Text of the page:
Q. How would you suggest that I dispose of wooden take-out chopsticks and those wood boxes that clementines sometimes come in?  I know that the best solution is to tell the Chinese restaurant to hold the sticks – and not buy citrus fruits by the crate – but sometimes we wind up with these things all the same. Can I put the chopsticks in the composter?

Barbara K.
Brooklyn, N.Y.

A. Dearest Barbara,

My favorite thing about your letter is the rueful acknowledgment that sometimes, despite our best intentions, we end up saddled with a disposal problem. Perhaps we still have a box of 90s-era CDs in the closet, or bought something that came swaddled in Styrofoam, or accidentally accepted the throwaway chopsticks with our orders of Kung Pao chicken. When this happens, do we shrug our shoulders and toss those things into the trash? We do not. We figure out the next best thing, and we vow to do better next time.

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The next best thing to do with disposable wooden products like the ones you mention, luckily, is quite easy – if you have access to commercial composting facilities. Many curbside pickup programs do indeed accept chopsticks and clementine crates, along with other cheap wooden scraps such as toothpicks, popsicle sticks, and coffee stirrers (though, as always, check with your local composter to be sure). The larger volumes and higher temperatures achieved in these megapiles of compost break down wood more quickly than your backyard heap would.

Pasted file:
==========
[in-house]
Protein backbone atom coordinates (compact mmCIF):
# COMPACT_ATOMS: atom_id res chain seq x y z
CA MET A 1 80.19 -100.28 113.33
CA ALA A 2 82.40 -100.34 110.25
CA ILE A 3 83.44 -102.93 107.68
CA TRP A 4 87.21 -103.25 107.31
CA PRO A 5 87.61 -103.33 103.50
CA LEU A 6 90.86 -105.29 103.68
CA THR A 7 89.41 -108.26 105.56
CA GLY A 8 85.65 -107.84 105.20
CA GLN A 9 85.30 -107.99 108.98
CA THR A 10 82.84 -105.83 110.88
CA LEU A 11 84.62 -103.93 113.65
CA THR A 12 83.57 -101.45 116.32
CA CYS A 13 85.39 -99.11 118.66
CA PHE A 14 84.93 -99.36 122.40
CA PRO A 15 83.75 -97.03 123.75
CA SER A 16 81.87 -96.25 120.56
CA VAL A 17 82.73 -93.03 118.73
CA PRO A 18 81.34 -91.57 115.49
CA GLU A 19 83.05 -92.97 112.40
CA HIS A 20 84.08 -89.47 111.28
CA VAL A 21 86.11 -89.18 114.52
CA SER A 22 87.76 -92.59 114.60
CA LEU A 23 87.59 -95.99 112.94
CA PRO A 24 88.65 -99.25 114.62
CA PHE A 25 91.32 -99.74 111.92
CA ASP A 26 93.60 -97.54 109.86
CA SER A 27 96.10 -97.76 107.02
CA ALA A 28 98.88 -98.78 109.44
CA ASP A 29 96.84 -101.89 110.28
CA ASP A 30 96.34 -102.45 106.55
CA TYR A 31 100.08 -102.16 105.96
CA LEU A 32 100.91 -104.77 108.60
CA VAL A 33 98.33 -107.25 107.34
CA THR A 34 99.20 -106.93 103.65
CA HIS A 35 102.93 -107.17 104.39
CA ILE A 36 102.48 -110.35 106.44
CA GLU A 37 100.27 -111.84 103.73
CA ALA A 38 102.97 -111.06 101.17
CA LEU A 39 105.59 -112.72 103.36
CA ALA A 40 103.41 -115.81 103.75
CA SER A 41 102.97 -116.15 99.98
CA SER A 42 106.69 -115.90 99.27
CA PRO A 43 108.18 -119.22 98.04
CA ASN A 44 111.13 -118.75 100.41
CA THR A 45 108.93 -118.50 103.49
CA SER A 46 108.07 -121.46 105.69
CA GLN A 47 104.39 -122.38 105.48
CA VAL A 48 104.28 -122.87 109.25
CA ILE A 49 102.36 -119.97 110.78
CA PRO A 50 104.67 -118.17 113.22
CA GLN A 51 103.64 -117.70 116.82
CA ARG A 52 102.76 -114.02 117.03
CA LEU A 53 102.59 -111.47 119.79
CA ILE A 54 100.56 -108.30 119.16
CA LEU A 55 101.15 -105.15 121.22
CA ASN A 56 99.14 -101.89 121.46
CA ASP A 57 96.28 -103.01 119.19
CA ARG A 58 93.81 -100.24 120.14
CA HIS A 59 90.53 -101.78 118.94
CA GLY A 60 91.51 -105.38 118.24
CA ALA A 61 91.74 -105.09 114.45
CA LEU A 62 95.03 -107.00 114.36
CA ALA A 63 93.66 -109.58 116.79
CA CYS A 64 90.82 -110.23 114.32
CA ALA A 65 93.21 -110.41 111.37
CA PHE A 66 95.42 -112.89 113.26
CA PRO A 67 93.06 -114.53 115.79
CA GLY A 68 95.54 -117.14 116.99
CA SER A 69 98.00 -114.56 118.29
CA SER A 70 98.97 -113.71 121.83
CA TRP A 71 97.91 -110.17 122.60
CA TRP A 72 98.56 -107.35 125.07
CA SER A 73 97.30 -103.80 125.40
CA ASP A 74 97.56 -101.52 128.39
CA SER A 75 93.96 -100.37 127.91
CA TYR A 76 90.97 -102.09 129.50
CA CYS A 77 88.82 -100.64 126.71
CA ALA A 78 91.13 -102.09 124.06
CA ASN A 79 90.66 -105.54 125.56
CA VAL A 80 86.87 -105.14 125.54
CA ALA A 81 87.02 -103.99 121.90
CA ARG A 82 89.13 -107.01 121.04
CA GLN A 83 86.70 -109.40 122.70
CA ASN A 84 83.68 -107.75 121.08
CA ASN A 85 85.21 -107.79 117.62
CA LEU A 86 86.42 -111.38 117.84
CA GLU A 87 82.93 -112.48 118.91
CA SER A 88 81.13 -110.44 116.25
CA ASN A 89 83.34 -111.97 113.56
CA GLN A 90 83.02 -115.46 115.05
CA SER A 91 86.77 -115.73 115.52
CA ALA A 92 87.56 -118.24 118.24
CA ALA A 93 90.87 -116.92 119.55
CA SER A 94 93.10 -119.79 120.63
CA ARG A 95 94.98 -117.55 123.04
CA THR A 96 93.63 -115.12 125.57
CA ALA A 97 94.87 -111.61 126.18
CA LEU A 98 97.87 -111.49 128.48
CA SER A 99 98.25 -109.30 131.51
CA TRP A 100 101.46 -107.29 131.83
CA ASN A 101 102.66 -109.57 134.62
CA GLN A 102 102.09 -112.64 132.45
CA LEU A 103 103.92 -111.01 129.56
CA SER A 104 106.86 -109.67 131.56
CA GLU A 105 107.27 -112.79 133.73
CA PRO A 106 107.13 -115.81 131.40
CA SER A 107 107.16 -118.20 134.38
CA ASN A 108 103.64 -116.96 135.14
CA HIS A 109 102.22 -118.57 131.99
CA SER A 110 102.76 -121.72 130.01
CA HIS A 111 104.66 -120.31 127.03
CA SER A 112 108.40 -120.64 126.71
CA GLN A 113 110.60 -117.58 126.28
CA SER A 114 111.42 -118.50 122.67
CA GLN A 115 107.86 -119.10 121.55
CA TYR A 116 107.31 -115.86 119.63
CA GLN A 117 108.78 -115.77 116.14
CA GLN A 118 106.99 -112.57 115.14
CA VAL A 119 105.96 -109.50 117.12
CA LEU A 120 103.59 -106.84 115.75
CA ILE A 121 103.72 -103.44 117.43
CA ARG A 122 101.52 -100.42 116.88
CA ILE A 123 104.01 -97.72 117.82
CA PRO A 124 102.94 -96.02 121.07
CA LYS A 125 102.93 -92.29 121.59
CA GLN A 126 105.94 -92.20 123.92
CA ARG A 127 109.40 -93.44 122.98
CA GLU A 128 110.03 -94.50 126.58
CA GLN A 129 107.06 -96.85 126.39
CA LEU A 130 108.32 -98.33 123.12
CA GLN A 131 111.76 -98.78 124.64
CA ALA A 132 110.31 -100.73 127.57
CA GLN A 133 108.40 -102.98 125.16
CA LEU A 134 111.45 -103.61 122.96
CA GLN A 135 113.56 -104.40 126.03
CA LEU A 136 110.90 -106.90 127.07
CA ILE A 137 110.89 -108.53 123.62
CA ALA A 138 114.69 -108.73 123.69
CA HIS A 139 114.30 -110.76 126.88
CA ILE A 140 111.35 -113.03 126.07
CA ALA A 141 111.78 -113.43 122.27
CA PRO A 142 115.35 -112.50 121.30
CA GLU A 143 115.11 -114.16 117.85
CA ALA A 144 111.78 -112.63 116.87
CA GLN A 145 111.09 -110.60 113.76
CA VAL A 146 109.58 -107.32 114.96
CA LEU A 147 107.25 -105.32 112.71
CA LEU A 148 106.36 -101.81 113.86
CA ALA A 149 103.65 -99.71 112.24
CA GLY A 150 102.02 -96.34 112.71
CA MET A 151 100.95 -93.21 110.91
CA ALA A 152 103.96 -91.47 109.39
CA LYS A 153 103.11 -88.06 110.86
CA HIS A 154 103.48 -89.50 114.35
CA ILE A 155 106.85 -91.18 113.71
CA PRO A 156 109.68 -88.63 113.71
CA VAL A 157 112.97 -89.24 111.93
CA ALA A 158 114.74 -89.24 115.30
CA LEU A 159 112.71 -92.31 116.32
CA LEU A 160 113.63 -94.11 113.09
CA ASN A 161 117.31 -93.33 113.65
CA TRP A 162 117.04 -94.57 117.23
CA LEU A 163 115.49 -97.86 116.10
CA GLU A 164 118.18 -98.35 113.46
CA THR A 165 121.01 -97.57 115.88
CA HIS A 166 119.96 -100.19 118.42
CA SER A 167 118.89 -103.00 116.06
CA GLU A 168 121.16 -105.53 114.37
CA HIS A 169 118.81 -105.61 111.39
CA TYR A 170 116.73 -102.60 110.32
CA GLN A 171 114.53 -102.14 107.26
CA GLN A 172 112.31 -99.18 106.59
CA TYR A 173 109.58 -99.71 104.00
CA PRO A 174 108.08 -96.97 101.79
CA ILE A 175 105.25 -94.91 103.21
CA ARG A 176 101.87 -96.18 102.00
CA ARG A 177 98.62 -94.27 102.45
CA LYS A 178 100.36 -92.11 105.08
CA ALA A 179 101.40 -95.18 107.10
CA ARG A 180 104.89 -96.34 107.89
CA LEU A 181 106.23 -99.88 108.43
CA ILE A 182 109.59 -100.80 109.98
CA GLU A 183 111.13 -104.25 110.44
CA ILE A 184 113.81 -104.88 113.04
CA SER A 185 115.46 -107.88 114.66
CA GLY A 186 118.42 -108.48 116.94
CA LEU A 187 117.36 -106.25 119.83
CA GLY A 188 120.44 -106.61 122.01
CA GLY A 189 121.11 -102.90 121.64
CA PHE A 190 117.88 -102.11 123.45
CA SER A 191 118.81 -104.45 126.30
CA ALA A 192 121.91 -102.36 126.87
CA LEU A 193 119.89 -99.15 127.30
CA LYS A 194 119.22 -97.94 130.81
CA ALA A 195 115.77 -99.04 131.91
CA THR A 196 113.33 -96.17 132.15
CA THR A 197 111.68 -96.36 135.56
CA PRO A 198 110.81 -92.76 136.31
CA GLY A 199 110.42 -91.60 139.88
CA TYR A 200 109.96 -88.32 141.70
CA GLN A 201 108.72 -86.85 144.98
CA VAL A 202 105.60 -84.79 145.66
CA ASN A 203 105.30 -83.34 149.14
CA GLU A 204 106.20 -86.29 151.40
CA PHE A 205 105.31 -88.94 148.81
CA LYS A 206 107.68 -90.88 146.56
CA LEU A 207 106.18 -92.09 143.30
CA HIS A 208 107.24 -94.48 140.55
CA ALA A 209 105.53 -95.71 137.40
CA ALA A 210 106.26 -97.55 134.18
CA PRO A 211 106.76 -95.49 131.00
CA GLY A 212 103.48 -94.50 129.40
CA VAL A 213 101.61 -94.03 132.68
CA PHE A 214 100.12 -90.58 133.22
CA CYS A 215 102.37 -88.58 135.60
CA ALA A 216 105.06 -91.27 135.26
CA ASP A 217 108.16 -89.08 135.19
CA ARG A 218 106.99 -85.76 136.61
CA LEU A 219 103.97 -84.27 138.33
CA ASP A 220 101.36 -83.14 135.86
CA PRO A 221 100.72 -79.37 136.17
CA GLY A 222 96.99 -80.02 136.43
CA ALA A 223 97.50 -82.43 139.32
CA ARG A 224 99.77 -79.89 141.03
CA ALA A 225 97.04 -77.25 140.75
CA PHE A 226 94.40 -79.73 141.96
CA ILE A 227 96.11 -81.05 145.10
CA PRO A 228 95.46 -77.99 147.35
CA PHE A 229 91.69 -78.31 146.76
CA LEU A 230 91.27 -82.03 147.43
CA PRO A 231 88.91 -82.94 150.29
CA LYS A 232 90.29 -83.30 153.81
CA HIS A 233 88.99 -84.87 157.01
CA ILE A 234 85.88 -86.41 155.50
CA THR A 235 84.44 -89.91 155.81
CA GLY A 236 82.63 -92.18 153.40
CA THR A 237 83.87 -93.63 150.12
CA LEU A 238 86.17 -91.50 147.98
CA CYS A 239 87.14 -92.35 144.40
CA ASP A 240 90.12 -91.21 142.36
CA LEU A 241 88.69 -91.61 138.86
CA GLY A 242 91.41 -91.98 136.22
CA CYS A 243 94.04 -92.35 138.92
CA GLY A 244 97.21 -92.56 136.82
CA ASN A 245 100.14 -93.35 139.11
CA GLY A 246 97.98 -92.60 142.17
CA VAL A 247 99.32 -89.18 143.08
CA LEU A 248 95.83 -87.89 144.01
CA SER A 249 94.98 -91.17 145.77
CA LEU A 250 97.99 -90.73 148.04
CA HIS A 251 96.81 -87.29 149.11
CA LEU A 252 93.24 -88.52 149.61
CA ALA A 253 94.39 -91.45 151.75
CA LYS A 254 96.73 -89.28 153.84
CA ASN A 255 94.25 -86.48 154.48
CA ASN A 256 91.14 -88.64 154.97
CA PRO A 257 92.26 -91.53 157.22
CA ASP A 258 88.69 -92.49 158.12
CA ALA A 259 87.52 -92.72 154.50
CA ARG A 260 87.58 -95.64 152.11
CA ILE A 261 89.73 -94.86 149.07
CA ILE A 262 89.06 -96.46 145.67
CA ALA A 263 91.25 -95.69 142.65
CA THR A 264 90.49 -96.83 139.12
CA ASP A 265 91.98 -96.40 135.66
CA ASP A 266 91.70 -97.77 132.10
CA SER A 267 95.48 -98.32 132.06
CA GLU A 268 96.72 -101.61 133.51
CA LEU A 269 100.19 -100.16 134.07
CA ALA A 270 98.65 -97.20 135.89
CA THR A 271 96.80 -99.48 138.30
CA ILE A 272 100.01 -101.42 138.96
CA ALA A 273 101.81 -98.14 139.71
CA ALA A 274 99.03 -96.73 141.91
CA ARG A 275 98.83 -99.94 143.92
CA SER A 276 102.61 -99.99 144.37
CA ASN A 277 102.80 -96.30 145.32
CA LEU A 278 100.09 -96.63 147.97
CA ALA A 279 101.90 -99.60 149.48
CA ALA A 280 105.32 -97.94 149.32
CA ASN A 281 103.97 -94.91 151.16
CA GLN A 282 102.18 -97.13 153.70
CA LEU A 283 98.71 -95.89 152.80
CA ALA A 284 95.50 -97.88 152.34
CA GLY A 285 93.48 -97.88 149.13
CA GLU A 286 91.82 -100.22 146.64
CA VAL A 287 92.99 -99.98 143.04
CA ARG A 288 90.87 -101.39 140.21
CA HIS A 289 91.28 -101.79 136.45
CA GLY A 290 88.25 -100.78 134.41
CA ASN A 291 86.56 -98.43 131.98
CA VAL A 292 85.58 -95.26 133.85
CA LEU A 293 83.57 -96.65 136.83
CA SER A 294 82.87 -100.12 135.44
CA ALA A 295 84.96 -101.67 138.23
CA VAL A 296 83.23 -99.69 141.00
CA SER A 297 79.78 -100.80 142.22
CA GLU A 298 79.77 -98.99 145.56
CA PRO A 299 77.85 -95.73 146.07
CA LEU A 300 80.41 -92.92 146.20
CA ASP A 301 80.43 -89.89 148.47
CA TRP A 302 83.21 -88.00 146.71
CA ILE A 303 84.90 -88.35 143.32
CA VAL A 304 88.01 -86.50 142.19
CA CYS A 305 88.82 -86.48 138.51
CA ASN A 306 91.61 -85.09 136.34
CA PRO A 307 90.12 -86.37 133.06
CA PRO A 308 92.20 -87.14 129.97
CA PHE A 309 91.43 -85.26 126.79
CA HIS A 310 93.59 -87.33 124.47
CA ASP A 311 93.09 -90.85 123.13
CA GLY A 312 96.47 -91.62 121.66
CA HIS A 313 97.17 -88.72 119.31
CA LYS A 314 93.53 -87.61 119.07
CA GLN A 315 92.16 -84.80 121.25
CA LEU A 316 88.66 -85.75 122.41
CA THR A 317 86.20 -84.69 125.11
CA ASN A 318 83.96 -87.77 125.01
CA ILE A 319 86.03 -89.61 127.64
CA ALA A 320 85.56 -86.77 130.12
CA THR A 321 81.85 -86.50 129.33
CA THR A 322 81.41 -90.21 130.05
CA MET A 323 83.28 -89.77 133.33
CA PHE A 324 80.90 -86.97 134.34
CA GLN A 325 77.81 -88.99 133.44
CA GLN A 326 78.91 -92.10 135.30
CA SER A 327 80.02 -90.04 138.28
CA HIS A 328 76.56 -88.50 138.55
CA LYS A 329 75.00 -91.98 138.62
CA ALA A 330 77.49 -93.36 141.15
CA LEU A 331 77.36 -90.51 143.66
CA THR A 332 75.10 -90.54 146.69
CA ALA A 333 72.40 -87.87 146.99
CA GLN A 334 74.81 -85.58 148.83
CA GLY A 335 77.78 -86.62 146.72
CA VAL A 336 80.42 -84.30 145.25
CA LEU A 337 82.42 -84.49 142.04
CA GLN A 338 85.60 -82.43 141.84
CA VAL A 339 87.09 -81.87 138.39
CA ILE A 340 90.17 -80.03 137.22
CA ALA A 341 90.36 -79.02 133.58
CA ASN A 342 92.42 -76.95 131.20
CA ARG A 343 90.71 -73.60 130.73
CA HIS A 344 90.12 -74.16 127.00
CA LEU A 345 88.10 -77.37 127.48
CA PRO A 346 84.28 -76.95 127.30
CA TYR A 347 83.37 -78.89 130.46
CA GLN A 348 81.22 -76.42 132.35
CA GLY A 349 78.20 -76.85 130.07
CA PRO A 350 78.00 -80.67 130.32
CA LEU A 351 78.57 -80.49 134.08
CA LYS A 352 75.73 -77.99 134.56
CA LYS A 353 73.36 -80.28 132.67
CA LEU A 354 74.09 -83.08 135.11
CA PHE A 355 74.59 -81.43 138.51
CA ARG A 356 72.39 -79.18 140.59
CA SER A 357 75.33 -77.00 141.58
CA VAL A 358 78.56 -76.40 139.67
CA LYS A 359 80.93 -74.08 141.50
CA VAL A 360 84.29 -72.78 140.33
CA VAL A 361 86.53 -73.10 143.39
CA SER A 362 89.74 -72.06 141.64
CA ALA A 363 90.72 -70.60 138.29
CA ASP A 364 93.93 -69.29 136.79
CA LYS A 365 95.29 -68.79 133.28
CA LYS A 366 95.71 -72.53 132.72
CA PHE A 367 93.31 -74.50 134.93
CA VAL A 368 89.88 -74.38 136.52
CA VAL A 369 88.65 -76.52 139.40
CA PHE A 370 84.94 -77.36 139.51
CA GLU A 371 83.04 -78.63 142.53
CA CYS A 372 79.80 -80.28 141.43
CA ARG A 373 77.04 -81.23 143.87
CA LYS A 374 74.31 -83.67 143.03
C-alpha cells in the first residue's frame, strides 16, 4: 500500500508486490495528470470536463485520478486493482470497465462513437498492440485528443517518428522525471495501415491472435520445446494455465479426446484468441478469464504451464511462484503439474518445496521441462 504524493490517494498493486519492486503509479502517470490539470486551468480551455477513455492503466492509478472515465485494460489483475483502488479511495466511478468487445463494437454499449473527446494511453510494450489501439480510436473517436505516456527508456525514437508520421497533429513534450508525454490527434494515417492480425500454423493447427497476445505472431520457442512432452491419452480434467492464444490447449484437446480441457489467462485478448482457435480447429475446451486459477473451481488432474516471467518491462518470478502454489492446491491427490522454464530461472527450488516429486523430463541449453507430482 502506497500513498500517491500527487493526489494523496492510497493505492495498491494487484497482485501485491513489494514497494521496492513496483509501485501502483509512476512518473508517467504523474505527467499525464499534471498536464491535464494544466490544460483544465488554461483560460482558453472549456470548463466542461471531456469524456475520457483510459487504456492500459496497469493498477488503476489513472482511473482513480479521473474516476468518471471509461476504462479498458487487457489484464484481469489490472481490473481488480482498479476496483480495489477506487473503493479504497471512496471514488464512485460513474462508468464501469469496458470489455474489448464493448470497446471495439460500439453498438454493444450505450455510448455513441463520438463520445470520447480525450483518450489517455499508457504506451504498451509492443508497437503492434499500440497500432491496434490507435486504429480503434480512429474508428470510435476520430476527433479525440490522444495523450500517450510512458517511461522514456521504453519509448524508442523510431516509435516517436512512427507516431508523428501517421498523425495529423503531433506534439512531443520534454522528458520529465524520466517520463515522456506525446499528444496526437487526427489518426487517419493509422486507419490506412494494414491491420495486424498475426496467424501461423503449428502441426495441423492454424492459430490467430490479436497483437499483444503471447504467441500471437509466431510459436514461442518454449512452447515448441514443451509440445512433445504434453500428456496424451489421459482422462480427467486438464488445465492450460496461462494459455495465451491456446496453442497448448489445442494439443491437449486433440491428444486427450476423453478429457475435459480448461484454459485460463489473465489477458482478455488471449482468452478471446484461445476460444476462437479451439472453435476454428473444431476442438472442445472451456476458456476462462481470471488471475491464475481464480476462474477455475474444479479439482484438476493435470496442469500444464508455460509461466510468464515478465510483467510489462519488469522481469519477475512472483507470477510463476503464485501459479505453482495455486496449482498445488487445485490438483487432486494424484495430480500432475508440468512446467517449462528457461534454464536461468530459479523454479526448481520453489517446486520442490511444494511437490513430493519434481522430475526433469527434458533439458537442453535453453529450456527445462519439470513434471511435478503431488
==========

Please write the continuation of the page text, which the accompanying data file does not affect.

And if you don’t have the good fortune of a municipal compost chauffeur? Try tossing a set of chopsticks into your own compost. Sushi sticks are biodegradable, though I suspect it will take a while to return them to the soil from whence they came. It will certainly take much longer to compost something as large as a clementine crate at home, so I wouldn’t advise that as a reliable method to deal with stacks of fruit boxes.

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Instead, Barbara, why not use those sturdy little cubes for a project or two? It turns out that clementine crates are stars in the world of internet upcycling. Some of my favorite ideas from here and here (and these are just the start) include using the boxes as pantry organizers, veggie party platters, planters for herbs and bulbs, shelving units, and jewelry displays. If you’re not the crafty type, I’m willing to bet someone else in Brooklyn is – so why not offer them up to neighbors via Freecycle or a similar site? It could be worth asking local schools or farmers at the market if they’d be interested, too.

(And if you are the crafty type, I should mention that chopsticks are no slouch in the upcycling department, either: Coasters! Stools! Modernist fruit baskets!)

Now for the “doing better next time” part. Those slender snack sticks may not seem like much wood, but they add up quickly: A Chinese forestry group recently reported that China mows through 20 million trees every year keeping up with chopstick demand. I couldn’t find similar data on citrus crates, but clearly they do grow on trees, too. So it’s a smart move to cut back on these tossables whenever possible.

With chopsticks, that’s as simple as keeping a few reusable sets in the kitchen (and remaining vigilant for the wooden ones slipped into your takeout). Eating on the go provides no excuse, either, when Asian-food aficionados can tote oh-so-packable chopsticks like these (birthday gift alert!). You can also seek out box-free clementines, Barbara, at some grocery stores or farmers markets (though that’s probably more likely in warmer climes).

Good luck with your chopstick-and-crate purge. Just make sure you have at least one chopstick on hand – they’re excellent for extracting the lime from your Corona bottles for recycling, after all.

Euphemia Allen-ly,